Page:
Sunday, December 20, 2009

Not the Grinch (Or Presents Aren't Important--Are They?)

By now, I’m thinking you’re all pretty well sick of hearing about all my signing experiences. And though I’m excited and relieved about the results, I’m kind of getting sick of talking about it. So, I’m going to take a break from that today.

If you’re absolutely dying to hear all the details, email me. I’ll tell you everything I remember. Be warned that my brain has been on absolute overload this month, but it’s December and, well, all things considered, that’s to be expected.

Anyway, sometime around Halloween, my parents—consisting of my mom and stepdad, and my dad and stepmom—decided that this year would be a good one to refocus our attention on the true spirit of Christmas. The economic downfall has been very hard on some of them, and none of us wanted anyone to feel the burden of buying gifts they couldn’t afford.


The plan, originally, was that none of the adults in the family would exchange gifts, and instead of spending lots of money on things, we’d give each other the gift of quality family time. We—their children—were asked to honor that request by not purchasing gifts for them. And my husband and I have been prepared to honor that.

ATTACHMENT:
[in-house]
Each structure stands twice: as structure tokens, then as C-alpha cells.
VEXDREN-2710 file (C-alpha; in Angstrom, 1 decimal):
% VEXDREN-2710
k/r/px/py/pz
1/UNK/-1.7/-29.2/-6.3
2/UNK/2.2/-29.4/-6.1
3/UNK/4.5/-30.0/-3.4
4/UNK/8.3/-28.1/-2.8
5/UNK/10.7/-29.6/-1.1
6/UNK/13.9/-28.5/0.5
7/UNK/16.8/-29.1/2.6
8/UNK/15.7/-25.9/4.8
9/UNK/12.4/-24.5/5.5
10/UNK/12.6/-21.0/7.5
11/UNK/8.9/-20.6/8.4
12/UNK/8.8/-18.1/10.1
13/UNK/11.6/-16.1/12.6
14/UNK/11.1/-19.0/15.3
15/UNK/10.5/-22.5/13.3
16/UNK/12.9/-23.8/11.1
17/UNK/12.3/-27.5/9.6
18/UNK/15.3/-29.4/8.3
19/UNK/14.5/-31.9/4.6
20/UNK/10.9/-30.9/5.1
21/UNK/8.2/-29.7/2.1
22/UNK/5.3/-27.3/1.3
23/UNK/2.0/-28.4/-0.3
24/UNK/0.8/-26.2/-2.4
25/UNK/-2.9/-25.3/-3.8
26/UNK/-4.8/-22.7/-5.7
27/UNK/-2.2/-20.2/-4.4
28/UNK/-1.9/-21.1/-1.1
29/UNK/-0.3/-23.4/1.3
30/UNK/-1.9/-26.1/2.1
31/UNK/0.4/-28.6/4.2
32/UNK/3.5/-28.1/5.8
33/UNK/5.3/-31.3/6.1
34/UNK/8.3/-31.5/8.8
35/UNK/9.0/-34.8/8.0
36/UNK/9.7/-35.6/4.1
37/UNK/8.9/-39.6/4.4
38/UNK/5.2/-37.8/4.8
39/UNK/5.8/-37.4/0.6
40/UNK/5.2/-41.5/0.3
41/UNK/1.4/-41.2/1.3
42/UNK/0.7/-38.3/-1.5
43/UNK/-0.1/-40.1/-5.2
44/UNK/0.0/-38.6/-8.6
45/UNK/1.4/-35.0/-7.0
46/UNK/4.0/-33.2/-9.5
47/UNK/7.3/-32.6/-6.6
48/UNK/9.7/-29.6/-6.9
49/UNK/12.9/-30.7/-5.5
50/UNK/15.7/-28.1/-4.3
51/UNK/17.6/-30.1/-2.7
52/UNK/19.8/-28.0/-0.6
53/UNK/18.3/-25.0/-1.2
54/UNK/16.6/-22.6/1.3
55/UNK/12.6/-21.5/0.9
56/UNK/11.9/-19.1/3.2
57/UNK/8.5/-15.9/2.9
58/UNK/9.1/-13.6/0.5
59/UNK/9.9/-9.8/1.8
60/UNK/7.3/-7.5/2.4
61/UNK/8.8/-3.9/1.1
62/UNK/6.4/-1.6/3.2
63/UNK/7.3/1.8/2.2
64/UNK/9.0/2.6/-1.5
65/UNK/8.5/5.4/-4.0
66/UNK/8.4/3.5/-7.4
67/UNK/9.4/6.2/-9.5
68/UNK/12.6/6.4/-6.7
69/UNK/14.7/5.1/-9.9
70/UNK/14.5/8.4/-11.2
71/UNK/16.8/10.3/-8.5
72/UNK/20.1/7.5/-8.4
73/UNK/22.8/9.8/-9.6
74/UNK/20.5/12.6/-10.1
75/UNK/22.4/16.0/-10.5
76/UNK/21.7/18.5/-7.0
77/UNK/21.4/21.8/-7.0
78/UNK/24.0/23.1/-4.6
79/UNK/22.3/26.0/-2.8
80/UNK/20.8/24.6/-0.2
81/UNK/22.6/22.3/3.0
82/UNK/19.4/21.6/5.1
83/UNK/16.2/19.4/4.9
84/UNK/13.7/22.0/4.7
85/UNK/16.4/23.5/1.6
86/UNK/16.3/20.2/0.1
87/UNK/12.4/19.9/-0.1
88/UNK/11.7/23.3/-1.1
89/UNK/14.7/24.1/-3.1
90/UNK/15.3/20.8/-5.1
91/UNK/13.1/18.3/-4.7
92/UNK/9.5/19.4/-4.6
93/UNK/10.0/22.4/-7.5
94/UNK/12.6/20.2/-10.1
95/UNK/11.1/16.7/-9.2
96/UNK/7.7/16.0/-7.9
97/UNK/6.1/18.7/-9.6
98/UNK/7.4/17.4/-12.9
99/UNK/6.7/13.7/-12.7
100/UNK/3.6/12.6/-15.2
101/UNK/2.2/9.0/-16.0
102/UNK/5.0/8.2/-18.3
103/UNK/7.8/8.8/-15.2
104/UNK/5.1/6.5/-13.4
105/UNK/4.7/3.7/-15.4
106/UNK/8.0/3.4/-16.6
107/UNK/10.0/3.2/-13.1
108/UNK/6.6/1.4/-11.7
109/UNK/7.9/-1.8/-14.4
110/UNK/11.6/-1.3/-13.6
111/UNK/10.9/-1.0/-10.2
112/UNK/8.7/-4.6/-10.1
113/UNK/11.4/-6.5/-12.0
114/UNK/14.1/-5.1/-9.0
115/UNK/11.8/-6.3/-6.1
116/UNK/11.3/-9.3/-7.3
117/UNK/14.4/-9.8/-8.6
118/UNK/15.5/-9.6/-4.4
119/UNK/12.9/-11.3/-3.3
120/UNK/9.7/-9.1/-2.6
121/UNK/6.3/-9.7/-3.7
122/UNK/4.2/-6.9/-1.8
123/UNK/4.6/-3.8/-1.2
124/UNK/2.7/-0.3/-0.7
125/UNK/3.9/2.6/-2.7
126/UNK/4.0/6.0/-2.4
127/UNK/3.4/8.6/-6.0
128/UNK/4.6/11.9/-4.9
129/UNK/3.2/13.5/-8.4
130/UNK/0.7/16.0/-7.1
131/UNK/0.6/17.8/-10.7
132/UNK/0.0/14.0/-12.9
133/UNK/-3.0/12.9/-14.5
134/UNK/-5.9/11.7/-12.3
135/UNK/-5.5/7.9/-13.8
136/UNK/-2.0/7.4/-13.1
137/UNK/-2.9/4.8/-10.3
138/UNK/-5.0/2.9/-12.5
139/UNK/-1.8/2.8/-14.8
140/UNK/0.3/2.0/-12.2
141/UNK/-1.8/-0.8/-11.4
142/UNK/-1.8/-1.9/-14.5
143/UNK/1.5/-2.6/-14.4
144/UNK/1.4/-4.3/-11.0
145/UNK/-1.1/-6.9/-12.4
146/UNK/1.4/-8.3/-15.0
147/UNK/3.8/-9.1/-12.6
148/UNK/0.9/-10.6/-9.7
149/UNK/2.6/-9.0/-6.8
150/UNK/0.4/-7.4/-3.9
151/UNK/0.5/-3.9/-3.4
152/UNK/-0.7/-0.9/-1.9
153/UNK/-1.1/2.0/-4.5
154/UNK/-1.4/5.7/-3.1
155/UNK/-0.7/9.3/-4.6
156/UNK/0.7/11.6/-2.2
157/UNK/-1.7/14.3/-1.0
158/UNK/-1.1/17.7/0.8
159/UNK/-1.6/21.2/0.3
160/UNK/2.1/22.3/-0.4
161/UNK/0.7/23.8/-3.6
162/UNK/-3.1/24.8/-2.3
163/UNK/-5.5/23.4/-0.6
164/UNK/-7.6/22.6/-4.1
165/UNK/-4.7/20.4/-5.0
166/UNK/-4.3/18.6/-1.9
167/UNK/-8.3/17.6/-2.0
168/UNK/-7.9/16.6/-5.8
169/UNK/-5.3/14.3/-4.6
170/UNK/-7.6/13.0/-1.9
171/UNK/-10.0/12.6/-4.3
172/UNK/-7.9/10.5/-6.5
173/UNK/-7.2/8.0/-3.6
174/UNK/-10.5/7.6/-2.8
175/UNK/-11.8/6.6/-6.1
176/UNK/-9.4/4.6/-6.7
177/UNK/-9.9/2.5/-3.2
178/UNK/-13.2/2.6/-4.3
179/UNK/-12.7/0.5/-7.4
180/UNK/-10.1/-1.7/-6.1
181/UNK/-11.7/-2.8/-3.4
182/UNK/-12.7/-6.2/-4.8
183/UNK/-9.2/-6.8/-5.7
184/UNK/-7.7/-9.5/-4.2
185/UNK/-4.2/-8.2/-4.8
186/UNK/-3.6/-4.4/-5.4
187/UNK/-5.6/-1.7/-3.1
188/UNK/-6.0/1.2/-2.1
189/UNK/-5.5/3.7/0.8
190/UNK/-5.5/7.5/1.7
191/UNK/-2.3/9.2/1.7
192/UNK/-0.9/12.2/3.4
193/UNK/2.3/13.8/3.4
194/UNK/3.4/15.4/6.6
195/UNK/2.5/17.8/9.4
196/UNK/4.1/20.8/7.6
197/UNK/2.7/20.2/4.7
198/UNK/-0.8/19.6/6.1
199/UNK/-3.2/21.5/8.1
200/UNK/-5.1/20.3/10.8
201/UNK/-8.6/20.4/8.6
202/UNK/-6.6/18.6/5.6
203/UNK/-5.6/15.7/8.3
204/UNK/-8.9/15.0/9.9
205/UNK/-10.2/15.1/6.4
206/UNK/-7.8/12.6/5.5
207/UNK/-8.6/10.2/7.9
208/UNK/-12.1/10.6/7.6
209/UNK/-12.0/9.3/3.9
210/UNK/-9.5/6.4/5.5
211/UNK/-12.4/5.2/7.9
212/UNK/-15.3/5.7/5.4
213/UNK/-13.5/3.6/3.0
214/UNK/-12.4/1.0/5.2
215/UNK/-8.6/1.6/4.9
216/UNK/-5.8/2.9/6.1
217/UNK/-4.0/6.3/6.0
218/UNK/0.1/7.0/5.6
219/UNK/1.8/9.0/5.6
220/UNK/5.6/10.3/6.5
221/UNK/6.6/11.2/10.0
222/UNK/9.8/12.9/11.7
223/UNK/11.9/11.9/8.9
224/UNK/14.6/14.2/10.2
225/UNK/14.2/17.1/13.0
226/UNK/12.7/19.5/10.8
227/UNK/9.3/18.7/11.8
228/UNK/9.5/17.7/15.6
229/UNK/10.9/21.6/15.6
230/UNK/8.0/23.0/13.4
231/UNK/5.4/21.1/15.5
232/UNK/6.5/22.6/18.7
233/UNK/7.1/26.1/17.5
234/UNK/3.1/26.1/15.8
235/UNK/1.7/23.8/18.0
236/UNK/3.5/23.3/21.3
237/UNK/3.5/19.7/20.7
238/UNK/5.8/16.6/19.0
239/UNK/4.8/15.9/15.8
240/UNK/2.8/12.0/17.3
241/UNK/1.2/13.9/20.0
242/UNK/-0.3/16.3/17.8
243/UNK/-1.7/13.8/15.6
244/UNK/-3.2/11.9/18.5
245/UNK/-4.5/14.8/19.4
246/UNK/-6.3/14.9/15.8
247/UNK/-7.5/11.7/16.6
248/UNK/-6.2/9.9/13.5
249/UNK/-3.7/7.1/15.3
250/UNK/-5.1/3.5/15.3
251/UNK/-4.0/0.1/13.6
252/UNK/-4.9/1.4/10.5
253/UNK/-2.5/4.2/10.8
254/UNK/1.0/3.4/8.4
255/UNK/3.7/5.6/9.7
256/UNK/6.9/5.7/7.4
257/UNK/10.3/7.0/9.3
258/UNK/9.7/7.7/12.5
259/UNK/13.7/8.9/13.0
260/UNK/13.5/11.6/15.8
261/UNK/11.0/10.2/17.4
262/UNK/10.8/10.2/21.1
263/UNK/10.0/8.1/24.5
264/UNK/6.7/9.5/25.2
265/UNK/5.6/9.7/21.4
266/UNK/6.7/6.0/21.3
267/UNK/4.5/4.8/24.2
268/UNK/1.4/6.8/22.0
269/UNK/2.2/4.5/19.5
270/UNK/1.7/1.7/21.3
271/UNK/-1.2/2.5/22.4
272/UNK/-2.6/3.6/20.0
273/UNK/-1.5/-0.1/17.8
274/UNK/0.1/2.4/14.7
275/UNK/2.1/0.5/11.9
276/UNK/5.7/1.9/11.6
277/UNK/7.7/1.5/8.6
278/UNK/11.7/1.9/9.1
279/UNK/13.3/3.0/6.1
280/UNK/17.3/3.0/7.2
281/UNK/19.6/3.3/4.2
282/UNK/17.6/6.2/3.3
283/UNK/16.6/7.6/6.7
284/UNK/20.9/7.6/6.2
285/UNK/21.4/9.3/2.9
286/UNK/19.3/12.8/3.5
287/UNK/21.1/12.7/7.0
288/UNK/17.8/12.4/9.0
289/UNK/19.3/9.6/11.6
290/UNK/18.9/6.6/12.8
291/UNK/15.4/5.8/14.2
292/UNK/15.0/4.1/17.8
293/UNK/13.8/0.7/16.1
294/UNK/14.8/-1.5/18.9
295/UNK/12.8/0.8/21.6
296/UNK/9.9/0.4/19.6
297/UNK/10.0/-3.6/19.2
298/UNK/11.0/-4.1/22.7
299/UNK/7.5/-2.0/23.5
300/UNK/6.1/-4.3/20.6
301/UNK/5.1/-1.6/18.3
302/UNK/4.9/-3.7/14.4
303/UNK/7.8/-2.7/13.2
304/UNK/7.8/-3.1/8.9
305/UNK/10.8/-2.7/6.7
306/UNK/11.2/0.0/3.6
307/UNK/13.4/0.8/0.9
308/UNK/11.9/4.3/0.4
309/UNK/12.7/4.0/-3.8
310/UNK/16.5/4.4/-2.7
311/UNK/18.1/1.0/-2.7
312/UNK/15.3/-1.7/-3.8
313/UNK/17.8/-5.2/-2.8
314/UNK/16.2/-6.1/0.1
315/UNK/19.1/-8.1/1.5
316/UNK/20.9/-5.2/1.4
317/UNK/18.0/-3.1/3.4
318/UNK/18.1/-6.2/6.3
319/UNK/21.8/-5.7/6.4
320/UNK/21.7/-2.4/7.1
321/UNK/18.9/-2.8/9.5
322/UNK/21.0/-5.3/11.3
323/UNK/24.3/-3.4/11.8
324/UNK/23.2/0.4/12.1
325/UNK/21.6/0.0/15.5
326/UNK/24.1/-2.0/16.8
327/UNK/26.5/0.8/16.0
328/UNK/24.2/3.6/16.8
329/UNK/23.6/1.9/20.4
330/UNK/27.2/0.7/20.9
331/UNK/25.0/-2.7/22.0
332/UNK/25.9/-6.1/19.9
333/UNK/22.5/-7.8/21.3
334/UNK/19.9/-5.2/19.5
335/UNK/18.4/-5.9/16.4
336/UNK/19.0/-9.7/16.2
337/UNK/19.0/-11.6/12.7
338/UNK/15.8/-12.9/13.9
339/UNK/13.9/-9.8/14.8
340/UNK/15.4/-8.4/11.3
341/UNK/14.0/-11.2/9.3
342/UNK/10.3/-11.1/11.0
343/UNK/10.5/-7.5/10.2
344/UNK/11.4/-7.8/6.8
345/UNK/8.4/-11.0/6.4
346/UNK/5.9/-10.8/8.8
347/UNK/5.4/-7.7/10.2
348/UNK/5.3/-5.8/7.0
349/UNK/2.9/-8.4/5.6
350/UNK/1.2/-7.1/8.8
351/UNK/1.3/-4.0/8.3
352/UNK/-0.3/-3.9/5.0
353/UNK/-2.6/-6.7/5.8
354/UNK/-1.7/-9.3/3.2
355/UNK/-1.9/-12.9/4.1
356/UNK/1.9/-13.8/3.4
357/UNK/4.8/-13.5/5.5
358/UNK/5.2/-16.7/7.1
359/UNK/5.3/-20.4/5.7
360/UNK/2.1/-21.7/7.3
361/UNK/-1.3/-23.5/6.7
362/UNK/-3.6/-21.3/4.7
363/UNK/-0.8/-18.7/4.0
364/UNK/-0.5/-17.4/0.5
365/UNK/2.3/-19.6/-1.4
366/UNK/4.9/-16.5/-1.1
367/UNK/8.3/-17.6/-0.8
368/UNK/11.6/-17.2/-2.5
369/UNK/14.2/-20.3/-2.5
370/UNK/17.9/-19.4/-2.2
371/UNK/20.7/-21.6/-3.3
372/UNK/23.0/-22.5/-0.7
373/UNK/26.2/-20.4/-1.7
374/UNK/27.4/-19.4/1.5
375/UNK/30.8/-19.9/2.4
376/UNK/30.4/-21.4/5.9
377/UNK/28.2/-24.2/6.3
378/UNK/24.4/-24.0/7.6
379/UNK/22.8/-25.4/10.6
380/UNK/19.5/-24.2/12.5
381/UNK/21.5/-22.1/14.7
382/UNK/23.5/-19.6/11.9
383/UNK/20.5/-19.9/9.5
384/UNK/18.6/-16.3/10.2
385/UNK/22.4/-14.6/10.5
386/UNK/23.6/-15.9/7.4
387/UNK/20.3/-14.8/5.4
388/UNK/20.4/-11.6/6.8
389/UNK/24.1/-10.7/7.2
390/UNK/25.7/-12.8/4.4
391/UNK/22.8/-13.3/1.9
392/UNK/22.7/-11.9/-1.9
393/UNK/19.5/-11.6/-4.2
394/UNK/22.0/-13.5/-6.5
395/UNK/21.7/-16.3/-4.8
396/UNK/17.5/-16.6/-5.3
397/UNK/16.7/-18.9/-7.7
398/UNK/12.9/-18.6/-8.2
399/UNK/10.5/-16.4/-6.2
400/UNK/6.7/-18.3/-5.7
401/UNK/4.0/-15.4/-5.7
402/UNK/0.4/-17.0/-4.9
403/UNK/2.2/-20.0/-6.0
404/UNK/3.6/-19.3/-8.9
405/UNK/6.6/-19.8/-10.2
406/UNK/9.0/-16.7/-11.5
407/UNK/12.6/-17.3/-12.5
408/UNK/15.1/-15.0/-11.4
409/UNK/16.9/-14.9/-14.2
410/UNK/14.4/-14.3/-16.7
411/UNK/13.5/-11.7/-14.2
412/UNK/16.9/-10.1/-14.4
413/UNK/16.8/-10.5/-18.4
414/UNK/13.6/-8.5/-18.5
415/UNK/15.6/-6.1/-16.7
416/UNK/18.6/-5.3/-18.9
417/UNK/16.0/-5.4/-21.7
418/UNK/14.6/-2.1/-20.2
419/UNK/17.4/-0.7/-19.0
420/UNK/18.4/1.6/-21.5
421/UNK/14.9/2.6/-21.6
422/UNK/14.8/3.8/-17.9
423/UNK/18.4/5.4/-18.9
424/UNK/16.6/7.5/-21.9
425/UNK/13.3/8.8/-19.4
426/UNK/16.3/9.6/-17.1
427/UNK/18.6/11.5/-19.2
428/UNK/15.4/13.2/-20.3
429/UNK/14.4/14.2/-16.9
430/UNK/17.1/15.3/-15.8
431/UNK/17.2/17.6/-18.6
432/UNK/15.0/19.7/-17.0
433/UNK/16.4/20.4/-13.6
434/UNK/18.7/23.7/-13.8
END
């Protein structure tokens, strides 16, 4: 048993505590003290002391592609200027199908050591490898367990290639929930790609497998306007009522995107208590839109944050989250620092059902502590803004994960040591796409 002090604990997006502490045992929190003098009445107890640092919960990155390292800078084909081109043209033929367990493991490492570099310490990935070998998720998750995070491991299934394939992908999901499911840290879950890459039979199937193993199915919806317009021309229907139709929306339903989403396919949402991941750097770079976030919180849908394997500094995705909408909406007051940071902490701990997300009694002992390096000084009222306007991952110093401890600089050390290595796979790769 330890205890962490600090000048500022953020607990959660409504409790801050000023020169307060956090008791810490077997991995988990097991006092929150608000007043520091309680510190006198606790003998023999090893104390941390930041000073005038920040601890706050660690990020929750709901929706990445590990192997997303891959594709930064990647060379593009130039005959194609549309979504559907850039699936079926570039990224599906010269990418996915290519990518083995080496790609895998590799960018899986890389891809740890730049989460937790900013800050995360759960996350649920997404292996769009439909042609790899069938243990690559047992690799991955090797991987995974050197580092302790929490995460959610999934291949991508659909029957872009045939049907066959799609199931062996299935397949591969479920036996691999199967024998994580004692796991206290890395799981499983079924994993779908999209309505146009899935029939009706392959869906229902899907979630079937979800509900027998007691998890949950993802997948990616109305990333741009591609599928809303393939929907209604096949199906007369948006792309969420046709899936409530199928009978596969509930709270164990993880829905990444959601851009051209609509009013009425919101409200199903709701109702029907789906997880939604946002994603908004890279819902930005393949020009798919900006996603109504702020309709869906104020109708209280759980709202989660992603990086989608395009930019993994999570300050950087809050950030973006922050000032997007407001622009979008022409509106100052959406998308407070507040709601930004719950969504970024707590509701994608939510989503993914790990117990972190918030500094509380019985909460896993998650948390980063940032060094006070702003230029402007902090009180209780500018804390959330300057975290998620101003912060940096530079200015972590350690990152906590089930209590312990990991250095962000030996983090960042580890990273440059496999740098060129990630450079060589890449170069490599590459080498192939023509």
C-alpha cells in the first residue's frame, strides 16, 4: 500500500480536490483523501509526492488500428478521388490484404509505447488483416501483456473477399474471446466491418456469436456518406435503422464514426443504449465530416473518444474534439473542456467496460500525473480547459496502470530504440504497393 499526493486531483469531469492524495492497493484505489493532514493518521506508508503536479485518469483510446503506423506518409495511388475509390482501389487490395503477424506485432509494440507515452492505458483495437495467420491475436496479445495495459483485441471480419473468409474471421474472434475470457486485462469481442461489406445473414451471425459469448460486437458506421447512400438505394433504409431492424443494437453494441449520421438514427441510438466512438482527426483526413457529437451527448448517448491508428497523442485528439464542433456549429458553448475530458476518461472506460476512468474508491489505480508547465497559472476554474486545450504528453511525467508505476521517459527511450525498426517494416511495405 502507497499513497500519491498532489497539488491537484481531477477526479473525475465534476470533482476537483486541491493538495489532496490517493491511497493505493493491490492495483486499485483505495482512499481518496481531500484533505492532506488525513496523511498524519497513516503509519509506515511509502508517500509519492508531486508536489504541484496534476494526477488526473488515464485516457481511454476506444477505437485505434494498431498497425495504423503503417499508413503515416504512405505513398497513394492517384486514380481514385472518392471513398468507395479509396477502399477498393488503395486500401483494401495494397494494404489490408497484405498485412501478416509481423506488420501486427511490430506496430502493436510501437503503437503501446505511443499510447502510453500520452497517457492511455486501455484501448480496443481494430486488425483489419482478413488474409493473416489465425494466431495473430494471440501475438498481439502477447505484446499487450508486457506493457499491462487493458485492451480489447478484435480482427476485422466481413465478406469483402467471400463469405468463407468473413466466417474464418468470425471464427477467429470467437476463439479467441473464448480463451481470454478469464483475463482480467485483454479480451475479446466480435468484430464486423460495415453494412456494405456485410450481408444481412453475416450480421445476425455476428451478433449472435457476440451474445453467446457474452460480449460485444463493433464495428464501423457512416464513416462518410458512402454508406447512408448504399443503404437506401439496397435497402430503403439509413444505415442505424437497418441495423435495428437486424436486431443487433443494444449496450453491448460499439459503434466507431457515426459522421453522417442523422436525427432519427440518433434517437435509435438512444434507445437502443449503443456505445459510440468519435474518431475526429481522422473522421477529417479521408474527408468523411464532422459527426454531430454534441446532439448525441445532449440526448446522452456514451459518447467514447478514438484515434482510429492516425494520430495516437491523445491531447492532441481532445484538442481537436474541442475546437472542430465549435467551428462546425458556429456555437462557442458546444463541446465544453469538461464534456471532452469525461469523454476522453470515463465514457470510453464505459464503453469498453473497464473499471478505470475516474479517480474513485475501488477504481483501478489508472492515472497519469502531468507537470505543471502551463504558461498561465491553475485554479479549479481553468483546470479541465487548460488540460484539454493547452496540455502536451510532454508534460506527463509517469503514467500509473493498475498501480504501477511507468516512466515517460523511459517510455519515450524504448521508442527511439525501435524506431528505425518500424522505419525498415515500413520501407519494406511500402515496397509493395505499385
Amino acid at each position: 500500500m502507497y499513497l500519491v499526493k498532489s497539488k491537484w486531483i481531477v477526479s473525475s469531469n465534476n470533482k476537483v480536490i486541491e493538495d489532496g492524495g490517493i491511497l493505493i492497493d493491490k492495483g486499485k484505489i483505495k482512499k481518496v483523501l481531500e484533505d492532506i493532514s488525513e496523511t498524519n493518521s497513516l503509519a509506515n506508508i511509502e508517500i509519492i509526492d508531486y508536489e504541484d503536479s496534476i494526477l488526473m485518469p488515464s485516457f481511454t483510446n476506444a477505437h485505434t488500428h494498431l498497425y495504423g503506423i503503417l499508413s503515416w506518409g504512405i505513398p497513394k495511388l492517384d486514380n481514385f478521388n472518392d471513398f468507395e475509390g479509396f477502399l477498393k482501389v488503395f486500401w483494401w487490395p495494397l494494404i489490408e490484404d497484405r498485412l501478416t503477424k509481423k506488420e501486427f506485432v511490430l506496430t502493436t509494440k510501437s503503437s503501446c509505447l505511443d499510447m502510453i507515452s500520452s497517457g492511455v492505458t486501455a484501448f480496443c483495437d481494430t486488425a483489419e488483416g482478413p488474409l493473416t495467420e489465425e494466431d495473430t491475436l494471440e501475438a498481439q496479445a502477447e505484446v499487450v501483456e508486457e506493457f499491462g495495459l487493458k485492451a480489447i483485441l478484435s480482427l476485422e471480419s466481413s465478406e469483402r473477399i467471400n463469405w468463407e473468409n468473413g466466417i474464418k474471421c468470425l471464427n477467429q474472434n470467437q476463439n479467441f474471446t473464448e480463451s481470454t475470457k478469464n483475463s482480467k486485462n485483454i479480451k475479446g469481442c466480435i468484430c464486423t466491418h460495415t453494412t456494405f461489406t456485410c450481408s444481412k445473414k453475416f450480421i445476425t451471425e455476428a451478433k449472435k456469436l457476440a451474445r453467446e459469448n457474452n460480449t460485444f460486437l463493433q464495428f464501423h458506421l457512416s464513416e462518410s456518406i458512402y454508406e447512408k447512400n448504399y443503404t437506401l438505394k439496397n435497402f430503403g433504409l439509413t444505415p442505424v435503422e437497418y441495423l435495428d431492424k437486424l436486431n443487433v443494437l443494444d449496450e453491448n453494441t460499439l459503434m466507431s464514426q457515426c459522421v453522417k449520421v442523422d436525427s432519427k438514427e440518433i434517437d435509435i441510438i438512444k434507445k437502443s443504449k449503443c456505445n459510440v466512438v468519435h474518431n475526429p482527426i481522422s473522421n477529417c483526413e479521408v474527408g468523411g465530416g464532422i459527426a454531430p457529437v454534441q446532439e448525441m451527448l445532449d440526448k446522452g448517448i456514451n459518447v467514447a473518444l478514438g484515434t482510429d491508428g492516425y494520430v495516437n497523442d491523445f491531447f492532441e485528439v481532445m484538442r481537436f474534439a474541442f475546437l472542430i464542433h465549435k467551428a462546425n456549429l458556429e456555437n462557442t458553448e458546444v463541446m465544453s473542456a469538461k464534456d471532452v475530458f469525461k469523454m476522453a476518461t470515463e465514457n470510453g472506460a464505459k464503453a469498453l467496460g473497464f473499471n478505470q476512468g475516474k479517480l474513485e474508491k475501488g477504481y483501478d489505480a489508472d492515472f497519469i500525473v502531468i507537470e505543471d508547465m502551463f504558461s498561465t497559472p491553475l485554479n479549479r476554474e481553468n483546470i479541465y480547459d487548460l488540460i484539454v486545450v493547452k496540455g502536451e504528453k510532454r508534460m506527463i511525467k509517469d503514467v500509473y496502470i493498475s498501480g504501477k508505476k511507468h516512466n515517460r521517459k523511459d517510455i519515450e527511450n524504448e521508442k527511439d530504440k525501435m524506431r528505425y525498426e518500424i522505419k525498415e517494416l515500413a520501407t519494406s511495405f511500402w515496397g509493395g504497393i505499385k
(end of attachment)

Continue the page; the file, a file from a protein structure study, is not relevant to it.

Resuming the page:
Unfortunately, it appears we were the only ones. Now, granted, as far as I know, none of my siblings have gone all out and spent lots of money on parent gifts, but everyone bought something. Which, I think, defeats the purpose of the original plan. Not that I don’t have an urge to buy gifts for my parents as well, but I really, truly hoped that for the first time in years, Christmas would stop being so much about the presents we give and receive, and more about relationships. Sadly, even our parents have succumbed. Other than a family get-together last week, there has been little or no relationship building time. And when we go to my mom’s house for Christmas dinner, once again, gifts will be exchanged all around.

Whatever happened to presents not mattering? What happened to family time? I’m not complaining, really. I enjoy giving gifts to people I love, people who matter. And even though I didn’t add extra gifts into my budget, and wasn’t able to plan far in advance for a thoughtful gift, I’ll find something inexpensive, yet nice for both sets of parents. And I’m okay with that.